Tuesday, April 6, 2010

Wednesday section: Gaming and the Return

I cannot express how fascinating I find Braxton Soderman's chapter "Killing Time, Gender and Causal Games." The level of skill he exhibits in passing from modern theoretical and historical texts to contemporary media objects (Dinner Dash) and to the contemporary debates in the emerging field of video game studies is to be admired.
Perhaps one of the most fascinating aspects of his analysis is his insistence on videogames as the site of what he calls "the 'return' of discourses of modernism" (13). This return is clarified in his parenthetical alignment of "the hardcore vs. the causal as a reinscription of the high vs. the low." The reading of this return in video games is fascinating because video games can be seen as the quintessential medium (I agree with Soderman that the video game should be studied as more than just a game and rather as a media that can be opened to analysis) of post-modernity. Soderman's problematization of the "post" of post-modern is also incredibly valuable while he continues to maintain the useful distinction of the this academic term.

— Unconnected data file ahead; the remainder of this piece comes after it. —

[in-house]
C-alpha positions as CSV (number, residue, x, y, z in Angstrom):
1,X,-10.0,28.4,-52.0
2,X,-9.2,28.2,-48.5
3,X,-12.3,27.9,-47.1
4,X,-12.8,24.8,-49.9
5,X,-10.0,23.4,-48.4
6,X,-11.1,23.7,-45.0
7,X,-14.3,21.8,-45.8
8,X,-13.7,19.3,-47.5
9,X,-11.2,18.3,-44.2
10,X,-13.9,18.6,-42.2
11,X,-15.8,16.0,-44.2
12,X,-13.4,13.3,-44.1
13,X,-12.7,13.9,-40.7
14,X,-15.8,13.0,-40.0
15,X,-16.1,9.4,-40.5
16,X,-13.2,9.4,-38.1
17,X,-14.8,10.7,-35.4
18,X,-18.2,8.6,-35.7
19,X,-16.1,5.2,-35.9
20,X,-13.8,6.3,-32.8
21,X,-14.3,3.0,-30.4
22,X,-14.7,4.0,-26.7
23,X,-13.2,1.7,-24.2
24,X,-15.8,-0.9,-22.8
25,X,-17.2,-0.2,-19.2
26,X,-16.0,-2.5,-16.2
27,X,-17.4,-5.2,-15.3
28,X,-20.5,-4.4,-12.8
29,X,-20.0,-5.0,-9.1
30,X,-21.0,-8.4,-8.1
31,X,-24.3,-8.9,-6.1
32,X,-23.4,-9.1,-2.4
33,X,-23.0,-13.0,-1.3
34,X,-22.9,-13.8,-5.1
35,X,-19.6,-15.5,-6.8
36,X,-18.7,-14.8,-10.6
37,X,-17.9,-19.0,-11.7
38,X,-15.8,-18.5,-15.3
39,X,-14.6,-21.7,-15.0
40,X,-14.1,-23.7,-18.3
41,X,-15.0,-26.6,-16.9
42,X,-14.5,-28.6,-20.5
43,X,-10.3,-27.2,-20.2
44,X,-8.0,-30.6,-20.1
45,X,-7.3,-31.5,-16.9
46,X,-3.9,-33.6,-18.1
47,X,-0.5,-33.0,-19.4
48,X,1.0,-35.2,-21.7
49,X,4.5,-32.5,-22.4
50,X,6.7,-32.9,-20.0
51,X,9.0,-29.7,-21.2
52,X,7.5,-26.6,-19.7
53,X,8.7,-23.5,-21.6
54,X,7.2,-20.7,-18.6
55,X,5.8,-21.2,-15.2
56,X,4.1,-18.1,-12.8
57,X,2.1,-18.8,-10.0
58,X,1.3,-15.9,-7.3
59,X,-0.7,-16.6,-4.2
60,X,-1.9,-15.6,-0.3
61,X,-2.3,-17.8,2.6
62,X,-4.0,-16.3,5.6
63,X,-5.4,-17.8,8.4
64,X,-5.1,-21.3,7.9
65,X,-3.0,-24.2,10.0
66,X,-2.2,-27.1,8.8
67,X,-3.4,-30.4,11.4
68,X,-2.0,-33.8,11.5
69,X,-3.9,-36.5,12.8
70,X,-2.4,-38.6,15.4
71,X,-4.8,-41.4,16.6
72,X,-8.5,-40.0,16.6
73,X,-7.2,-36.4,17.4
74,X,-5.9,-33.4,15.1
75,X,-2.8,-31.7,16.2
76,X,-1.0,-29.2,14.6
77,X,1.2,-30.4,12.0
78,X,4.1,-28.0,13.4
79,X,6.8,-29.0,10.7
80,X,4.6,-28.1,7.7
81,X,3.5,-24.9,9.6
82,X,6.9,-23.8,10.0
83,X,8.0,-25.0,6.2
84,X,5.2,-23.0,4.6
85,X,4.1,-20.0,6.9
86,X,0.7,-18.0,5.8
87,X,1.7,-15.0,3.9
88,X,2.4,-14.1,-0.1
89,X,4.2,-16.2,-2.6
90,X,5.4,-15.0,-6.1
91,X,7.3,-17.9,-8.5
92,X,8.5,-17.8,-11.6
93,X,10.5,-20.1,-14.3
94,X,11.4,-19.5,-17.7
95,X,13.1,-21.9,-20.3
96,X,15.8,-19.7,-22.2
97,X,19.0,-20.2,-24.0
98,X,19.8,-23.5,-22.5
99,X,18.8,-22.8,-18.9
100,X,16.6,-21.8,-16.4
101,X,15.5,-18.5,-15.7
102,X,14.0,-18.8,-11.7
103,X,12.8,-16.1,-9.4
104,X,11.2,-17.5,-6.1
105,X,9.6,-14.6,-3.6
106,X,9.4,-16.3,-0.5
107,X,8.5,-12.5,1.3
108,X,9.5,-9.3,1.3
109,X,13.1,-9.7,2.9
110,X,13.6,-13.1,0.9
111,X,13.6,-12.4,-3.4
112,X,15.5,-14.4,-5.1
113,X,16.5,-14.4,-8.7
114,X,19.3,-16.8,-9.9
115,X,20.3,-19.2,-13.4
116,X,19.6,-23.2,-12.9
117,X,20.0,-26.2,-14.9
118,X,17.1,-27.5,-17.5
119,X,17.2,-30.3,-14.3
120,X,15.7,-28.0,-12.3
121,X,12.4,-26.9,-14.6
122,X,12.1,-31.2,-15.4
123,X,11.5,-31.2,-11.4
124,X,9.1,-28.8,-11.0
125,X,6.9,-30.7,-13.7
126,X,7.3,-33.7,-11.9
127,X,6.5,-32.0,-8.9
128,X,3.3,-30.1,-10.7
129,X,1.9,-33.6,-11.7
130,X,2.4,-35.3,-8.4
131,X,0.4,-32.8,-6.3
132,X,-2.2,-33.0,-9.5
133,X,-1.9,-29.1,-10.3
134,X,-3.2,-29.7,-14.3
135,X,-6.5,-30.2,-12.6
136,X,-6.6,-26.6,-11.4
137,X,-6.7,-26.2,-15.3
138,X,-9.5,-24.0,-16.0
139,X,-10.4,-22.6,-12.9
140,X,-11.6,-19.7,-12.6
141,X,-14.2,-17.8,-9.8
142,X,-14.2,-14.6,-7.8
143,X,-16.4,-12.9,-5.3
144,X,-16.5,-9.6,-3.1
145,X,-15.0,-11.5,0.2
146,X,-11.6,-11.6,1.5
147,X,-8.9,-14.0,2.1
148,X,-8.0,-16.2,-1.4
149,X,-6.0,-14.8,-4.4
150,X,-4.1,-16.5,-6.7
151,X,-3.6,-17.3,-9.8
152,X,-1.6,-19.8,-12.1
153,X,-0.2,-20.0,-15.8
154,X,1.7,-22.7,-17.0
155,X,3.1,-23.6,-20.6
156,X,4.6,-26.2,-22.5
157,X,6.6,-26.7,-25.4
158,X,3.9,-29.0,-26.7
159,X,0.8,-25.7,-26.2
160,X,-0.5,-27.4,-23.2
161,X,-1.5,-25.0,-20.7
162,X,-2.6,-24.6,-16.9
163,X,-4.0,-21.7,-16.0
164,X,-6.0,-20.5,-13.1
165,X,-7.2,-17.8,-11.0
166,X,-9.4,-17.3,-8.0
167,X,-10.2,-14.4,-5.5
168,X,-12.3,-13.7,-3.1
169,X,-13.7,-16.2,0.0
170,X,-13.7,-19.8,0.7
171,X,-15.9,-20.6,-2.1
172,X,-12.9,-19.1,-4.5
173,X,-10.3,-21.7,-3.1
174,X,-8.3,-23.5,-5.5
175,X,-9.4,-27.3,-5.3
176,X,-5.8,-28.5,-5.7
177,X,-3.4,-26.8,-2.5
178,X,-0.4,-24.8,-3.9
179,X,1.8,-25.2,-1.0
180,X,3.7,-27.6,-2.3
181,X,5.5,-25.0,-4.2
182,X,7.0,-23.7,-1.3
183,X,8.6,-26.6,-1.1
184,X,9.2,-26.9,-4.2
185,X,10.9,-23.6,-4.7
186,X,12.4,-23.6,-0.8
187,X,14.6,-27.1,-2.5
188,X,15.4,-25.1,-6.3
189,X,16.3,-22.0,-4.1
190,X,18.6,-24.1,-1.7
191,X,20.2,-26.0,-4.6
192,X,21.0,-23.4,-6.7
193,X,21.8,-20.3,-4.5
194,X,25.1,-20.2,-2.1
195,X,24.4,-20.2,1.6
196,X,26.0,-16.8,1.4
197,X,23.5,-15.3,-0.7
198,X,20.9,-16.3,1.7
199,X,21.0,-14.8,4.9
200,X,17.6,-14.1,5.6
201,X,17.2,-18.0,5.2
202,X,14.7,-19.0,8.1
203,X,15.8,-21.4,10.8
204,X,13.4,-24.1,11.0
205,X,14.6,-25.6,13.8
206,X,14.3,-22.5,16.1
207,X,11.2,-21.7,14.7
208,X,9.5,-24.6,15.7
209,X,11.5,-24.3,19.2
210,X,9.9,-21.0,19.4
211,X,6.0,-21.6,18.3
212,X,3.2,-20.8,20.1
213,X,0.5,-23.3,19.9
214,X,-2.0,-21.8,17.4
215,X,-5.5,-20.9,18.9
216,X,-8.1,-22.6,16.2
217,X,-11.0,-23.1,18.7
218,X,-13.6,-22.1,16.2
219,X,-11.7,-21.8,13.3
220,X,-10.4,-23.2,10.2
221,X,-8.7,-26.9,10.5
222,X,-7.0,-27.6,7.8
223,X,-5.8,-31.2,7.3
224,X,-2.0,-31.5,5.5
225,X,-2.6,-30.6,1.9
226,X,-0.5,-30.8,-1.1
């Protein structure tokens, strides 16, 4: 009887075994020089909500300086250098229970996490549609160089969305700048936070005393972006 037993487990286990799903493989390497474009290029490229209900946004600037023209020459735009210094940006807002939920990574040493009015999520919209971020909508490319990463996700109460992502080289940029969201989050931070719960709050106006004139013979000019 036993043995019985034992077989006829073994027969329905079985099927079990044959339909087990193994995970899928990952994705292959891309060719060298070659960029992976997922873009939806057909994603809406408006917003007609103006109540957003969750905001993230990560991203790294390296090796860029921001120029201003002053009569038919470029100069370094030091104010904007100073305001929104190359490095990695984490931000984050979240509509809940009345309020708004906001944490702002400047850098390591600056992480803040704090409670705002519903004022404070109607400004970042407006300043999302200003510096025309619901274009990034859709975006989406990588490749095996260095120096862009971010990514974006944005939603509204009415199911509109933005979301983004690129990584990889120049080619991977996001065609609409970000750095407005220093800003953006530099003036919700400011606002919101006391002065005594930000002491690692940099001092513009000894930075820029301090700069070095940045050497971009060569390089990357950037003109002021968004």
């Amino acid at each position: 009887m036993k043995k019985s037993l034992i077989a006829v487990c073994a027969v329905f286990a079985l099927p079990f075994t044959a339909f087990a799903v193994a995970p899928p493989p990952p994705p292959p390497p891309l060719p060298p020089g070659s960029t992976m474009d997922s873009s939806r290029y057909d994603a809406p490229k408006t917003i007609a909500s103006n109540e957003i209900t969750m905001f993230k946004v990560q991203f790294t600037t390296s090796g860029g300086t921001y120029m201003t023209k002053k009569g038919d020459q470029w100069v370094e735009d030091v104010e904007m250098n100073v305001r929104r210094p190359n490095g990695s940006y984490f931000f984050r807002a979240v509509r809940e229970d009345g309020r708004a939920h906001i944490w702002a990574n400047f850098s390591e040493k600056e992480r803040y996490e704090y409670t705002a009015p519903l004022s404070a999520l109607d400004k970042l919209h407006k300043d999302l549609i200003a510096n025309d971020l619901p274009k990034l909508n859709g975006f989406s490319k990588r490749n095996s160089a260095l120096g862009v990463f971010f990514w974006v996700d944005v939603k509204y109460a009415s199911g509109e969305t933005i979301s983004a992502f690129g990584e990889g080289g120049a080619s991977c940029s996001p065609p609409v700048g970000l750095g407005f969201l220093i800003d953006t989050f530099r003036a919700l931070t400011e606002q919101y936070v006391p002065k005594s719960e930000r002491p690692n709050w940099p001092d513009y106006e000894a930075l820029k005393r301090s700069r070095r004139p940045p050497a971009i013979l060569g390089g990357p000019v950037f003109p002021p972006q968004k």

It is especially interesting to conceive this "return" and the notion of "high vs. the low," in relation to the gendered distinction in contemporary games. I find it extremely interesting that Soderman maintains his analysis Dinner Dash in relation to this notion of the return while problematizing the distinction of hardcore vs. casual to high vs. low, respectively, noting that "Hardcore and causal games are both undoubtedly 'mainstream.'" The adherence to video games as the site of the return opens the possibility of a new emergence of feminist discourse surrounding the gendered media. While I do not want to ascribe the immediate celebration of new media objects as the representations or sites of theory there seems to be in video games the opening of a possibility for feminist and other radical theoretical readings that do not simply fall into stasis (as I feel one can note in studies of spectatorship and cinema). I hope we can address some of the issues in lecture and discussion tomorrow.

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